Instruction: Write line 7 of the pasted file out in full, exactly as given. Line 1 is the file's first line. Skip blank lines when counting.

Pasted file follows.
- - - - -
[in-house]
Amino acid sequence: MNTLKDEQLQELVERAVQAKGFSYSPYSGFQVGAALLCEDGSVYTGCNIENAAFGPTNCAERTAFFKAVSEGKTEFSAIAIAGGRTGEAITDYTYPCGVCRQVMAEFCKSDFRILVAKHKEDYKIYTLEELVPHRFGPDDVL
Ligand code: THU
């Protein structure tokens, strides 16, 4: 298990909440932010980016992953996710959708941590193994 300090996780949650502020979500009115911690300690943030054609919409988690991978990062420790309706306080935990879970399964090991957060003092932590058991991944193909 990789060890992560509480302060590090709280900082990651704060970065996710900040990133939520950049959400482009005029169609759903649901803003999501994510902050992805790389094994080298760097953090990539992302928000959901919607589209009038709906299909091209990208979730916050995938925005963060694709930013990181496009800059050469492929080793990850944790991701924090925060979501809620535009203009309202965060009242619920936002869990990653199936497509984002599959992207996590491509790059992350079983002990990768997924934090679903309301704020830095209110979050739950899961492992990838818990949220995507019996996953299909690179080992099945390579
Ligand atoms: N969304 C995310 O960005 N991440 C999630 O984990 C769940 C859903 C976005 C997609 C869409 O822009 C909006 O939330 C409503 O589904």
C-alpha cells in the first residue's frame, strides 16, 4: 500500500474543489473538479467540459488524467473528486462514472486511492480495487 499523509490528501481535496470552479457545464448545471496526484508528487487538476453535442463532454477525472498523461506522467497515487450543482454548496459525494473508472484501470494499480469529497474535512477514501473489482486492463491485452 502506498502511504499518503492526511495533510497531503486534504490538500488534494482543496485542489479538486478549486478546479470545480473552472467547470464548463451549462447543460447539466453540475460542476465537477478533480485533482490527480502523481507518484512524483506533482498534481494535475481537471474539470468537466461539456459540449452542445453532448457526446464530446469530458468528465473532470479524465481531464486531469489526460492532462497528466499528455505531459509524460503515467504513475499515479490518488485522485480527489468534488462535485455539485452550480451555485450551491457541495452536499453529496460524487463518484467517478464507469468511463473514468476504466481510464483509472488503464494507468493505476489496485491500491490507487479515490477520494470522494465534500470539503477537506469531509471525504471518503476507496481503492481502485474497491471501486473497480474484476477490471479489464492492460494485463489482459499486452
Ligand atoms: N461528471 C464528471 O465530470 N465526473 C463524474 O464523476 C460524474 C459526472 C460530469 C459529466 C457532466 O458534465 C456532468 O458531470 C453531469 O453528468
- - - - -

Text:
Ligand atoms: N461528471 C464528471 O465530470 N465526473 C463524474 O464523476 C460524474 C459526472 C460530469 C459529466 C457532466 O458534465 C456532468 O458531470 C453531469 O453528468